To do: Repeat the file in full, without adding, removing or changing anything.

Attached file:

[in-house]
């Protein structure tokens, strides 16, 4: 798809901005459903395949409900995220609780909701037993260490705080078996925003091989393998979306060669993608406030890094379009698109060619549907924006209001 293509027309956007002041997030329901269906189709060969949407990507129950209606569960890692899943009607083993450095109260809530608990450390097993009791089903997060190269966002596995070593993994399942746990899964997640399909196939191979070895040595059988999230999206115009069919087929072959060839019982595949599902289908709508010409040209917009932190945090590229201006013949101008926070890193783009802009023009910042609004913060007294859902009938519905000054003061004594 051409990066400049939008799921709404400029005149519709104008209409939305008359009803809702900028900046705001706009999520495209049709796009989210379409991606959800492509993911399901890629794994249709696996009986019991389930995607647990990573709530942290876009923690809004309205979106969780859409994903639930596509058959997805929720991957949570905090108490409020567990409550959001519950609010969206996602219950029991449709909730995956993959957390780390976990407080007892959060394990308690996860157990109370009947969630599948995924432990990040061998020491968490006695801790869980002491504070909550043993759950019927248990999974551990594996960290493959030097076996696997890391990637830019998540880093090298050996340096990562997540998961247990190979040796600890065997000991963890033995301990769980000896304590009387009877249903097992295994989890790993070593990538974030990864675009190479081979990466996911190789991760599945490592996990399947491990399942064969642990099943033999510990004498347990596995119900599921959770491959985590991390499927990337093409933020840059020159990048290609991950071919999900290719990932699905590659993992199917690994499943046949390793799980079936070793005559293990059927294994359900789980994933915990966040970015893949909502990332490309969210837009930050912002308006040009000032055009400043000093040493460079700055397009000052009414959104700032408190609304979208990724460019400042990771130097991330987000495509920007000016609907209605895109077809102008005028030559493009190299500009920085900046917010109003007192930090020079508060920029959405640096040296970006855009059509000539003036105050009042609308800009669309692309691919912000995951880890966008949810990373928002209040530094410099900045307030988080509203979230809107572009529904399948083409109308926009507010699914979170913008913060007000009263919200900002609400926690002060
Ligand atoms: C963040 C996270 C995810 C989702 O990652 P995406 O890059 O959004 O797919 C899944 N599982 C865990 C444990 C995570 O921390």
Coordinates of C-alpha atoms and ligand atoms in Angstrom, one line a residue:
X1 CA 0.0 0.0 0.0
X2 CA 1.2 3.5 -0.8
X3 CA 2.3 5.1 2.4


[in-house]
């Protein structure tokens, strides 16, 4: 798809901005459903395949409900995220609780909701037993260490705080078996925003091989393998979306060669993608406030890094379009698109060619549907924006209001 293509027309956007002041997030329901269906189709060969949407990507129950209606569960890692899943009607083993450095109260809530608990450390097993009791089903997060190269966002596995070593993994399942746990899964997640399909196939191979070895040595059988999230999206115009069919087929072959060839019982595949599902289908709508010409040209917009932190945090590229201006013949101008926070890193783009802009023009910042609004913060007294859902009938519905000054003061004594 051409990066400049939008799921709404400029005149519709104008209409939305008359009803809702900028900046705001706009999520495209049709796009989210379409991606959800492509993911399901890629794994249709696996009986019991389930995607647990990573709530942290876009923690809004309205979106969780859409994903639930596509058959997805929720991957949570905090108490409020567990409550959001519950609010969206996602219950029991449709909730995956993959957390780390976990407080007892959060394990308690996860157990109370009947969630599948995924432990990040061998020491968490006695801790869980002491504070909550043993759950019927248990999974551990594996960290493959030097076996696997890391990637830019998540880093090298050996340096990562997540998961247990190979040796600890065997000991963890033995301990769980000896304590009387009877249903097992295994989890790993070593990538974030990864675009190479081979990466996911190789991760599945490592996990399947491990399942064969642990099943033999510990004498347990596995119900599921959770491959985590991390499927990337093409933020840059020159990048290609991950071919999900290719990932699905590659993992199917690994499943046949390793799980079936070793005559293990059927294994359900789980994933915990966040970015893949909502990332490309969210837009930050912002308006040009000032055009400043000093040493460079700055397009000052009414959104700032408190609304979208990724460019400042990771130097991330987000495509920007000016609907209605895109077809102008005028030559493009190299500009920085900046917010109003007192930090020079508060920029959405640096040296970006855009059509000539003036105050009042609308800009669309692309691919912000995951880890966008949810990373928002209040530094410099900045307030988080509203979230809107572009529904399948083409109308926009507010699914979170913008913060007000009263919200900002609400926690002060
Ligand atoms: C963040 C996270 C995810 C989702 O990652 P995406 O890059 O959004 O797919 C899944 N599982 C865990 C444990 C995570 O921390």
Coordinates of C-alpha atoms and ligand atoms in Angstrom, one line a residue:
X1 CA 0.0 0.0 0.0
X2 CA 1.2 3.5 -0.8
X3 CA 2.3 5.1 2.4